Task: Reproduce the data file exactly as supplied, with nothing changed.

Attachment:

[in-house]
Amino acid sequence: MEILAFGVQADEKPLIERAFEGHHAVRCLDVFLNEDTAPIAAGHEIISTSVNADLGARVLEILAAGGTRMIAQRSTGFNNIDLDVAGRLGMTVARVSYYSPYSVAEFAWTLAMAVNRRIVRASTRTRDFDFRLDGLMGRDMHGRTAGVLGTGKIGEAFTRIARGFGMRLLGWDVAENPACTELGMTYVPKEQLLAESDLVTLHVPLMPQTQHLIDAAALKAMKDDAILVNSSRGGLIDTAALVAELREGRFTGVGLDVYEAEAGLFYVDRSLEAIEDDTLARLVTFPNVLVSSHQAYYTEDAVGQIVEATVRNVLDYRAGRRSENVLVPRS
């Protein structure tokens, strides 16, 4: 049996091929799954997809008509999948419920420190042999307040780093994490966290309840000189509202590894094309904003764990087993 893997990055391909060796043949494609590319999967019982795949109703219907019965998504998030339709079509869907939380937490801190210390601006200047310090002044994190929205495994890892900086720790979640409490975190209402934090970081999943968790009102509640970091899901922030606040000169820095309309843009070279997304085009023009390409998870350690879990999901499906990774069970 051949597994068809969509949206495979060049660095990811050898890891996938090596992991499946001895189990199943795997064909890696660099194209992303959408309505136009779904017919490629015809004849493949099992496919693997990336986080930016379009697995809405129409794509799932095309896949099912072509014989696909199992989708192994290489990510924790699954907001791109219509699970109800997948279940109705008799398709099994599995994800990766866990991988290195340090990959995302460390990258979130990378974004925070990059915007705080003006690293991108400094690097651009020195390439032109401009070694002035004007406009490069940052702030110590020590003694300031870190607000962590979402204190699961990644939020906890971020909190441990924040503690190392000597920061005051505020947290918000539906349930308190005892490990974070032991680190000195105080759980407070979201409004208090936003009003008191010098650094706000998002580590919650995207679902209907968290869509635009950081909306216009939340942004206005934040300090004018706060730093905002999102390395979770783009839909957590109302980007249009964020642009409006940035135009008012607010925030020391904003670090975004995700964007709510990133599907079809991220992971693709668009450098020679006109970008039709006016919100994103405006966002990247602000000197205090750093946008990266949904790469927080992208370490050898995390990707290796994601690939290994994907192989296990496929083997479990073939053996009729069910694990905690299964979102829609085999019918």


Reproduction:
[in-house]
Amino acid sequence: MEILAFGVQADEKPLIERAFEGHHAVRCLDVFLNEDTAPIAAGHEIISTSVNADLGARVLEILAAGGTRMIAQRSTGFNNIDLDVAGRLGMTVARVSYYSPYSVAEFAWTLAMAVNRRIVRASTRTRDFDFRLDGLMGRDMHGRTAGVLGTGKIGEAFTRIARGFGMRLLGWDVAENPACTELGMTYVPKEQLLAESDLVTLHVPLMPQTQHLIDAAALKAMKDDAILVNSSRGGLIDTAALVAELREGRFTGVGLDVYEAEAGLFYVDRSLEAIEDDTLARLVTFPNVLVSSHQAYYTEDAVGQIVEATVRNVLDYRAGRRSENVLVPRS
């Protein structure tokens, strides 16, 4: 049996091929799954997809008509999948419920420190042999307040780093994490966290309840000189509202590894094309904003764990087993 893997990055391909060796043949494609590319999967019982795949109703219907019965998504998030339709079509869907939380937490801190210390601006200047310090002044994190929205495994890892900086720790979640409490975190209402934090970081999943968790009102509640970091899901922030606040000169820095309309843009070279997304085009023009390409998870350690879990999901499906990774069970 051949597994068809969509949206495979060049660095990811050898890891996938090596992991499946001895189990199943795997064909890696660099194209992303959408309505136009779904017919490629015809004849493949099992496919693997990336986080930016379009697995809405129409794509799932095309896949099912072509014989696909199992989708192994290489990510924790699954907001791109219509699970109800997948279940109705008799398709099994599995994800990766866990991988290195340090990959995302460390990258979130990378974004925070990059915007705080003006690293991108400094690097651009020195390439032109401009070694002035004007406009490069940052702030110590020590003694300031870190607000962590979402204190699961990644939020906890971020909190441990924040503690190392000597920061005051505020947290918000539906349930308190005892490990974070032991680190000195105080759980407070979201409004208090936003009003008191010098650094706000998002580590919650995207679902209907968290869509635009950081909306216009939340942004206005934040300090004018706060730093905002999102390395979770783009839909957590109302980007249009964020642009409006940035135009008012607010925030020391904003670090975004995700964007709510990133599907079809991220992971693709668009450098020679006109970008039709006016919100994103405006966002990247602000000197205090750093946008990266949904790469927080992208370490050898995390990707290796994601690939290994994907192989296990496929083997479990073939053996009729069910694990905690299964979102829609085999019918």